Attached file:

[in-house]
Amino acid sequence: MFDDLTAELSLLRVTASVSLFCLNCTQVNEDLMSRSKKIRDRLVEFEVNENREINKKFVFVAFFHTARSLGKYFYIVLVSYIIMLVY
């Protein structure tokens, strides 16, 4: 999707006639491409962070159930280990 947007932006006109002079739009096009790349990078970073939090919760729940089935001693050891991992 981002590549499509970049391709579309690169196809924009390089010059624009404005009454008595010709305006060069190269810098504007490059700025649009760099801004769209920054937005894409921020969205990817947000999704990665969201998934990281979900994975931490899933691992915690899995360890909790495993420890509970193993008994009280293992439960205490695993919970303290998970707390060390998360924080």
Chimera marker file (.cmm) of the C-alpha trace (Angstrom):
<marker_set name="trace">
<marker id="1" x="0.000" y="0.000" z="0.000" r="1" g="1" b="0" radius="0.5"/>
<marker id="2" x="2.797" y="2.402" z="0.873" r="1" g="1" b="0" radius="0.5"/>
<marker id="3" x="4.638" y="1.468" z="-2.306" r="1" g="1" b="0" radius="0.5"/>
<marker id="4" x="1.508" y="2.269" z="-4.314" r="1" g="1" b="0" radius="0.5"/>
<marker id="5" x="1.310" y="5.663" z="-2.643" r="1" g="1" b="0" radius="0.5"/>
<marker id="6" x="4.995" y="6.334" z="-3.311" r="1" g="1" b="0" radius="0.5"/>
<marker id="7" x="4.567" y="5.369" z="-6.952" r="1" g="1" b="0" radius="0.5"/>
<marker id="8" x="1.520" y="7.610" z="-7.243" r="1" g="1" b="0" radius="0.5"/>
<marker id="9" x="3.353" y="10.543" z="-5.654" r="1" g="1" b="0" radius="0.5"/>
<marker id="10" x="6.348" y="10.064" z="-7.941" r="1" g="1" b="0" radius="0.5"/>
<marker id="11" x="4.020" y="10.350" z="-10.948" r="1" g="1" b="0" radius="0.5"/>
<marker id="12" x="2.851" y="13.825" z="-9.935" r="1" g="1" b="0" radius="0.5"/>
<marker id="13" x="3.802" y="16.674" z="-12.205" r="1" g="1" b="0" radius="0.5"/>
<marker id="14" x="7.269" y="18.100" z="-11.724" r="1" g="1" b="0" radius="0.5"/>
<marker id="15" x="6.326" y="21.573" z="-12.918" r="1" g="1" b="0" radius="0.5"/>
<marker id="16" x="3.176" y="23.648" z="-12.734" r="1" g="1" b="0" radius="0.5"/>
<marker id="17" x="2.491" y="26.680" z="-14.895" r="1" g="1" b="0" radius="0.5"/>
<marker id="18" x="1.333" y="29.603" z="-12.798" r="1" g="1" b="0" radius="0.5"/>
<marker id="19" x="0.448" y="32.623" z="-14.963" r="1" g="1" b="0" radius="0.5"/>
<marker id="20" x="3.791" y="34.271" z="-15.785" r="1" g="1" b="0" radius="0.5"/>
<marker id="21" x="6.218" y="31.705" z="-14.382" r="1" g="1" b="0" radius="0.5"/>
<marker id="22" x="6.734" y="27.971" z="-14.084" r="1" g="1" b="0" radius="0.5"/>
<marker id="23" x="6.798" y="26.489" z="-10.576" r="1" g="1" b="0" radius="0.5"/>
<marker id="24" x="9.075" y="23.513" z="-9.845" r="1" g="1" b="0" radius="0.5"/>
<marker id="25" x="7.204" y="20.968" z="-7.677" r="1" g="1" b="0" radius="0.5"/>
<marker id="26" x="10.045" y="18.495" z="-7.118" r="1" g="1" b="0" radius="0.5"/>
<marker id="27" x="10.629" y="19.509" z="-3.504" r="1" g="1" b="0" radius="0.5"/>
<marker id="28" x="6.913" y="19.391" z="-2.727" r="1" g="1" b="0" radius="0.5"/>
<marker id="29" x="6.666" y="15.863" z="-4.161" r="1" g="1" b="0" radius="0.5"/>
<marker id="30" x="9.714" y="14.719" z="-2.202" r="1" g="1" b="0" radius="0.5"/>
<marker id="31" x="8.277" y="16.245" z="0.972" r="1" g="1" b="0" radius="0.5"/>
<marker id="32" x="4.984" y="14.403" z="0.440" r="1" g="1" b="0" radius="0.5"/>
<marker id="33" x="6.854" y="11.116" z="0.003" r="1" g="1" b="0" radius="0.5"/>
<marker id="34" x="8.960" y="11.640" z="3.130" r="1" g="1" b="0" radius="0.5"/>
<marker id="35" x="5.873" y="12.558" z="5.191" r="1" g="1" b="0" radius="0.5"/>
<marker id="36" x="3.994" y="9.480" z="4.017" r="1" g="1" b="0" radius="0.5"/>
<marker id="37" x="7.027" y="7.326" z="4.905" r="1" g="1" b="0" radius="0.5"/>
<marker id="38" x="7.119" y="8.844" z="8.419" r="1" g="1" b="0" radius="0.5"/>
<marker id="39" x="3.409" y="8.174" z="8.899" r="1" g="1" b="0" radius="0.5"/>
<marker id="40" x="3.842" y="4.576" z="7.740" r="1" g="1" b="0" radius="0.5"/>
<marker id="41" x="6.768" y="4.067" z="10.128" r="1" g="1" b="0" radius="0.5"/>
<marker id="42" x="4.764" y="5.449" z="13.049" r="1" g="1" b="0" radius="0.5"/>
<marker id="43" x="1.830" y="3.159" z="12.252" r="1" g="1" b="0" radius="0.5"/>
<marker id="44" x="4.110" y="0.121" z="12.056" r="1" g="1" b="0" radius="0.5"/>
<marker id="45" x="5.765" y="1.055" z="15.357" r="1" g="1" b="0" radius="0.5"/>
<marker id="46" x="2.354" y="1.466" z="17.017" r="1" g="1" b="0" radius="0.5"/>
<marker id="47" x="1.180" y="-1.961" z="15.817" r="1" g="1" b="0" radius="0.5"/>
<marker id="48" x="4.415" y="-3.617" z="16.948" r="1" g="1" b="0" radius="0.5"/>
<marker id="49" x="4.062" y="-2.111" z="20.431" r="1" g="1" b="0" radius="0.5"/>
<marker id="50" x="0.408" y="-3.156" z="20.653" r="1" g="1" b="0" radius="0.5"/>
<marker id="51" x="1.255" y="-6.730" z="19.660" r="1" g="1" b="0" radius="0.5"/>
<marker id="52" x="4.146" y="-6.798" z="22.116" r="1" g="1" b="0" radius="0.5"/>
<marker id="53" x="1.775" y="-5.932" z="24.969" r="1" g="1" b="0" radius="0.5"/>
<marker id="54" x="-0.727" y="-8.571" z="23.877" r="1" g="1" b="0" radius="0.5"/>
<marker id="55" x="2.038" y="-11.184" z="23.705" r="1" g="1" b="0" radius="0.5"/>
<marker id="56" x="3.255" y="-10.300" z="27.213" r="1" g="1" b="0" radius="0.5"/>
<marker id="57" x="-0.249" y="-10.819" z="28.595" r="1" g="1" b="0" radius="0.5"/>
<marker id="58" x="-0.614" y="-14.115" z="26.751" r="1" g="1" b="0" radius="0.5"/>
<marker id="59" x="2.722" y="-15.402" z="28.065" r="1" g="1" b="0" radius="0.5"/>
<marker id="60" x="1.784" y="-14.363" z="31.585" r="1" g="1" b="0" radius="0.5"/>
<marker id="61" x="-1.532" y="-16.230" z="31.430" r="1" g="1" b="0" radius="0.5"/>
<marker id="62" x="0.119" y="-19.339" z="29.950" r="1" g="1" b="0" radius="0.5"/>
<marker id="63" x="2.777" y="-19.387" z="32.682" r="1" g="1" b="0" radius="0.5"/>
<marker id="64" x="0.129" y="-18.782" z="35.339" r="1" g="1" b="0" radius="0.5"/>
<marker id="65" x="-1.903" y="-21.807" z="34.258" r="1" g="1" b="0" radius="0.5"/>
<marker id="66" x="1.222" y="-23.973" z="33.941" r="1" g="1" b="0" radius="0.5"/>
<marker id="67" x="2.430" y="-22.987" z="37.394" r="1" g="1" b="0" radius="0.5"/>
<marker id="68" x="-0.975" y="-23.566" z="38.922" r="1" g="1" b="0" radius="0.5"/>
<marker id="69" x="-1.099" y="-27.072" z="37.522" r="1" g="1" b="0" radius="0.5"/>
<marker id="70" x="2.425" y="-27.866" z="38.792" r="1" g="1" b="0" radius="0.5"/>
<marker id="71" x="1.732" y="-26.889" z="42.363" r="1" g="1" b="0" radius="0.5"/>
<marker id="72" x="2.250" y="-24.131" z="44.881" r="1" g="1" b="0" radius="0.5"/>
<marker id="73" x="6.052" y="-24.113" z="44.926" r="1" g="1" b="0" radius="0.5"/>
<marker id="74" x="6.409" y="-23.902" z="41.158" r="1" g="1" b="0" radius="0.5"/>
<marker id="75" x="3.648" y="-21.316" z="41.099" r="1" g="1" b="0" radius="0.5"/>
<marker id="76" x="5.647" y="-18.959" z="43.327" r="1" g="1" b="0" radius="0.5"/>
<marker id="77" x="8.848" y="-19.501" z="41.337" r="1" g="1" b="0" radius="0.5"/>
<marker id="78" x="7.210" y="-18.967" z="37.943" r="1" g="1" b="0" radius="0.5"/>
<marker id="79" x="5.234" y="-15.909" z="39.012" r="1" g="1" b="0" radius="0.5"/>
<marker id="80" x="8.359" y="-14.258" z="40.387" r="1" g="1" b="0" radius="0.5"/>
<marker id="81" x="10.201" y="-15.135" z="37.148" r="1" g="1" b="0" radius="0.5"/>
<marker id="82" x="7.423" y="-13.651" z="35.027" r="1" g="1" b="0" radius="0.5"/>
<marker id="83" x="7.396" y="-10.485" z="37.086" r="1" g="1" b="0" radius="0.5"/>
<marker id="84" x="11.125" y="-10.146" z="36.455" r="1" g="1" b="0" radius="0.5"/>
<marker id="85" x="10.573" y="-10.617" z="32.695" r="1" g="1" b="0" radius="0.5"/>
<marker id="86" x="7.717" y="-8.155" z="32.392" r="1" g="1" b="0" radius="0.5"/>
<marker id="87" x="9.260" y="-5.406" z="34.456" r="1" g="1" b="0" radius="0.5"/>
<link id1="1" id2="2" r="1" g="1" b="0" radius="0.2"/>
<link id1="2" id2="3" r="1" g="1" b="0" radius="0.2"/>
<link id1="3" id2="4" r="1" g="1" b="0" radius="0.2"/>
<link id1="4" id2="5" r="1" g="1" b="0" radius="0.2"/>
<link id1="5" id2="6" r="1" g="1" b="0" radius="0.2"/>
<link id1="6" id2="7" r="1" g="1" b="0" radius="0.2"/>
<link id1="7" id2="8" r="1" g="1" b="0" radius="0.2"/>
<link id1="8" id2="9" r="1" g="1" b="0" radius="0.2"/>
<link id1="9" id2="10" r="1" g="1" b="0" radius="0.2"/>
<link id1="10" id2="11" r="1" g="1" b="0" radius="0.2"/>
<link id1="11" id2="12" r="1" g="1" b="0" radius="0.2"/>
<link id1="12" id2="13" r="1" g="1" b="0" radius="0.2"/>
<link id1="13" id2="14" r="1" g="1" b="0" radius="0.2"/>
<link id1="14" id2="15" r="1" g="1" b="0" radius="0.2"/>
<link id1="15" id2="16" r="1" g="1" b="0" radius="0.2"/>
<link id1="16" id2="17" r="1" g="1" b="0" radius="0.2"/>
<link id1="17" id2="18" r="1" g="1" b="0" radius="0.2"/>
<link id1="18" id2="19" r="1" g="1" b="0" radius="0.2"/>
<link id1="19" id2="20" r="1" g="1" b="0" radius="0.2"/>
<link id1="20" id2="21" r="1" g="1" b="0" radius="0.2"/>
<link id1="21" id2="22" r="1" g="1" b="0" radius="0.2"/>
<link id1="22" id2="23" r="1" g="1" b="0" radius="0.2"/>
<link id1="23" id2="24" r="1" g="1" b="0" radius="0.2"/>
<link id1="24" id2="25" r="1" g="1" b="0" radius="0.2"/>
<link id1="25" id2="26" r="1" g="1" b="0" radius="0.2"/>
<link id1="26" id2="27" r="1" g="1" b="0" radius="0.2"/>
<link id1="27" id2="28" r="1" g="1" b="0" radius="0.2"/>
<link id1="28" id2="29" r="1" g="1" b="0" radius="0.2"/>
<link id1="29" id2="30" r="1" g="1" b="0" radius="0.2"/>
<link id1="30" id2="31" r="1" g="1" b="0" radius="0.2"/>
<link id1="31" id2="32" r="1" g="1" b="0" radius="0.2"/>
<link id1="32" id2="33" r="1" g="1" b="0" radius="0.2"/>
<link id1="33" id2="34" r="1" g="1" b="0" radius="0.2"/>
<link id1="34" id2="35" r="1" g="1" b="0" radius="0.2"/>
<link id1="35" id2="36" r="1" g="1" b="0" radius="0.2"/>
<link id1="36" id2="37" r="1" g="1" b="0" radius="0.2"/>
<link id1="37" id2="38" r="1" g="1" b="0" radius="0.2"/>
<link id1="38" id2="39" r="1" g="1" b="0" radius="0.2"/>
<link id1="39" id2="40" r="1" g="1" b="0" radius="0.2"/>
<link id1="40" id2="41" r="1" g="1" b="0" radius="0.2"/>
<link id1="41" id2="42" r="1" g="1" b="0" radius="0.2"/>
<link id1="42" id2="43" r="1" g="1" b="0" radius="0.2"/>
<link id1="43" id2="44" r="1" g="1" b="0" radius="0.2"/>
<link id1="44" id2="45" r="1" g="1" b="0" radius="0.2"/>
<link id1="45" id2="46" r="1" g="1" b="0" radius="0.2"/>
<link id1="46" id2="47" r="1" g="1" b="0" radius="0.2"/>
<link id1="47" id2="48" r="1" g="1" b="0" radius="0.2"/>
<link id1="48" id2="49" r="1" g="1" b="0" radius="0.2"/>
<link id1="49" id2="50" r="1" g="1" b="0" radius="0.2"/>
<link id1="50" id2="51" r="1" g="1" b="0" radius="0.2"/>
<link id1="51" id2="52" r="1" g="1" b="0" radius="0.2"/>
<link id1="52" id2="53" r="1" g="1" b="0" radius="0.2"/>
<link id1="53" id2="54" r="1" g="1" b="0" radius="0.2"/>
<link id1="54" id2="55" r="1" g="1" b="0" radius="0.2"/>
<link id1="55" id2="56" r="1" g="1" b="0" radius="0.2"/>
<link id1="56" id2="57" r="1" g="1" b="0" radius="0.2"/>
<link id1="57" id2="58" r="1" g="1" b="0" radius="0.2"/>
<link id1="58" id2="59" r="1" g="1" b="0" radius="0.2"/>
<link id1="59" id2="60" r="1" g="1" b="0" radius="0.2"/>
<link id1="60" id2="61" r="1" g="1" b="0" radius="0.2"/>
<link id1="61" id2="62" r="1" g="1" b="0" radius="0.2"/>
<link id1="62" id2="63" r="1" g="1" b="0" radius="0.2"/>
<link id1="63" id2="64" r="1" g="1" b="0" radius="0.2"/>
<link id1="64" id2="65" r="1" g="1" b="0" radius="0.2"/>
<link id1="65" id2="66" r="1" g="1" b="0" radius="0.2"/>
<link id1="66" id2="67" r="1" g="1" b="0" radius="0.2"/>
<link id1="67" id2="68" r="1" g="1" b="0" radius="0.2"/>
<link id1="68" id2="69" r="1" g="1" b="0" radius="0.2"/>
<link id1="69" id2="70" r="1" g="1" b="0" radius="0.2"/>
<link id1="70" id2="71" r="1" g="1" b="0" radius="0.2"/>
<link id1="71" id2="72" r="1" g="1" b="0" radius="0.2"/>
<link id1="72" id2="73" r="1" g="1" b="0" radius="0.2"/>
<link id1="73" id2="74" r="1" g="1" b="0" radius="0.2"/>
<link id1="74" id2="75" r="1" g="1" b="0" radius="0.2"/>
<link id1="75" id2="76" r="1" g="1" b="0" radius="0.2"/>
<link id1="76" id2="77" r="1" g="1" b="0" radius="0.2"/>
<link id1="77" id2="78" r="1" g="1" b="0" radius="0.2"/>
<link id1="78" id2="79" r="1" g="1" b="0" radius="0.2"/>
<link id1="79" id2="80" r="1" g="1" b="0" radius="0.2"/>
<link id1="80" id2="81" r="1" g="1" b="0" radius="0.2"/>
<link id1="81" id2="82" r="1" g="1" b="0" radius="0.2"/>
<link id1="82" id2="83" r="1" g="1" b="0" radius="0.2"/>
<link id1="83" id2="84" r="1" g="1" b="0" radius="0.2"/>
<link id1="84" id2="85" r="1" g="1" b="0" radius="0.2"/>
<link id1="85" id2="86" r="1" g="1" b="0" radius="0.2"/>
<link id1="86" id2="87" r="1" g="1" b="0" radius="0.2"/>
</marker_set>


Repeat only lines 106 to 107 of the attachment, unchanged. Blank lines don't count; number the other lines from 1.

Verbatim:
<link id1="14" id2="15" r="1" g="1" b="0" radius="0.2"/>
<link id1="15" id2="16" r="1" g="1" b="0" radius="0.2"/>